Fannie Mae chairman and chief executive Franklin Raines said Tuesday that he is hopeful that a regulatory reform bill will eventually pass.
He blamed accounting rules for some misunderstandings about the company and vowed to continue investing in manufactured housing.
Speaking at Fannie's annual meeting in Chicago, Mr. Raines reiterated that it supports a bill to create a strong regulator to oversee the housing government-sponsored enterprises. Despite widespread speculation that such legislation is dead, at least for this year, Mr. Raines said the company would continue pushing for it.
"I'm optimistic that this process will work its way through to completion," Mr. Raines said. "It may not be possible to predict the time frame, but we have a very big interest in seeing that this effort is successful, and it will continue to be a key focus and priority of Fannie Mae."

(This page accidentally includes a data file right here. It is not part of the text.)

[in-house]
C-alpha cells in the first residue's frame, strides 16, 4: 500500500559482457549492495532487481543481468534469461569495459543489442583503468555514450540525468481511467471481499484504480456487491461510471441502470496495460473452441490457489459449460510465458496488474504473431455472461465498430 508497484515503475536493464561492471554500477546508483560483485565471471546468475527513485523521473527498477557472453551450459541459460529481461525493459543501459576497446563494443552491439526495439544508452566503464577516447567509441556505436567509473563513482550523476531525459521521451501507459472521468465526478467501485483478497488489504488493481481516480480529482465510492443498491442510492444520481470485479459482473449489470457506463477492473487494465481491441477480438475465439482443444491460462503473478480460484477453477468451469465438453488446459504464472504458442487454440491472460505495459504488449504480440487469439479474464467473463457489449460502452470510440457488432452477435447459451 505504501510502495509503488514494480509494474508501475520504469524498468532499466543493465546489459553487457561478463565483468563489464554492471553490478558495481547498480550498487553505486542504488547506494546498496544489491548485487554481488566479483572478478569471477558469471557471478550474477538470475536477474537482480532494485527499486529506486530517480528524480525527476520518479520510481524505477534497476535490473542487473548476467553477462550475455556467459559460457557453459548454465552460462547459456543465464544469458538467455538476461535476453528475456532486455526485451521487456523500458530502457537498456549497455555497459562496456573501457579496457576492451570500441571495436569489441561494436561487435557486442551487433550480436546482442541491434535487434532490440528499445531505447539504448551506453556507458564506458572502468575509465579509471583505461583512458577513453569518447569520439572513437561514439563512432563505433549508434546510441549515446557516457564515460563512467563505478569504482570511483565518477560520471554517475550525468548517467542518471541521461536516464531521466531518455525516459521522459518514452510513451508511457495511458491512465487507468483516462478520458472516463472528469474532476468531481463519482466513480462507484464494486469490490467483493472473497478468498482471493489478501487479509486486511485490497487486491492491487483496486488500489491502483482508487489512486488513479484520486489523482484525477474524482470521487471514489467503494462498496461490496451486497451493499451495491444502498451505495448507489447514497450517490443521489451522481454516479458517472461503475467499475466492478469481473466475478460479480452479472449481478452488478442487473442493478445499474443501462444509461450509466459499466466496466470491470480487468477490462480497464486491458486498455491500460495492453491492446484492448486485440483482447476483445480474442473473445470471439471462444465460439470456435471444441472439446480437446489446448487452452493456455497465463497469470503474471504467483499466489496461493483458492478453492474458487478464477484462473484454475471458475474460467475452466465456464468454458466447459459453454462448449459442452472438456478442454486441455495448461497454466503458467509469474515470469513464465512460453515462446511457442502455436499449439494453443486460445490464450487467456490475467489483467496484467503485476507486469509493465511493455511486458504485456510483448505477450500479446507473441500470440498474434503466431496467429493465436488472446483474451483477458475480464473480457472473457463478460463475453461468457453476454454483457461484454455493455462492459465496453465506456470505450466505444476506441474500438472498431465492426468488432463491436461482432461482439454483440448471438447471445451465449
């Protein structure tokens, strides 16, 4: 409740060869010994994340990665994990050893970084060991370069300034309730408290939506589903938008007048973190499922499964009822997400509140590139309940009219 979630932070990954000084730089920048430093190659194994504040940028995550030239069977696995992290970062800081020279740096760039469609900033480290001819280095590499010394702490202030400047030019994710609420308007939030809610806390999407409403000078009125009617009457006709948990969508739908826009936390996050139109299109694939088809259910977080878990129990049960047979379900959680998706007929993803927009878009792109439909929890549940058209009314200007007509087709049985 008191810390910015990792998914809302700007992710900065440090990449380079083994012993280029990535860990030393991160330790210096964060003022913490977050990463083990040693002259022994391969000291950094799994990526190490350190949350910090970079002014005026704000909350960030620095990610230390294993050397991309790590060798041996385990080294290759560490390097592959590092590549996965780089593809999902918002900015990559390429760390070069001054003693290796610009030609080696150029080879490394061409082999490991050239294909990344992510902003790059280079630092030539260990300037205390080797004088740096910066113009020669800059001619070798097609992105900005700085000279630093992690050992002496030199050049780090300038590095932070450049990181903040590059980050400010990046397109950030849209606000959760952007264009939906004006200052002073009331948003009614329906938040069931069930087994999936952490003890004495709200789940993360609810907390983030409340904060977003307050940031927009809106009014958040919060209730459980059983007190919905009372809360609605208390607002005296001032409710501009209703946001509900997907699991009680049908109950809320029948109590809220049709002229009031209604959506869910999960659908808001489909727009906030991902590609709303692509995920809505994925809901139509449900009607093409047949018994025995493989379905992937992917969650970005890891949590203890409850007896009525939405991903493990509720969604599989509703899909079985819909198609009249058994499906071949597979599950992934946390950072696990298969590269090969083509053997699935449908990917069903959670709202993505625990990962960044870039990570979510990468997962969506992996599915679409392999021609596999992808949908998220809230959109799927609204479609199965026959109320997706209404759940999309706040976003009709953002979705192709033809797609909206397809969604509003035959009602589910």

But "these things take time," he said. "They raise complex issues, and they also generate strong views."
For much of the past year Fannie has been locked in a legislative battle with the Bush administration. Though both sides agree that a bill is necessary, the scope and details of a new regulator have been the focus of intense debate.
During his address to stockholders Tuesday, Mr. Raines rebutted criticism from some that the company's business has grown riskier and more diverse. He said Fannie's business is primarily made up of its mortgage portfolio business and fees from lenders for taking on the credit risk of mortgages it buys.
"Some people look at our books and say our …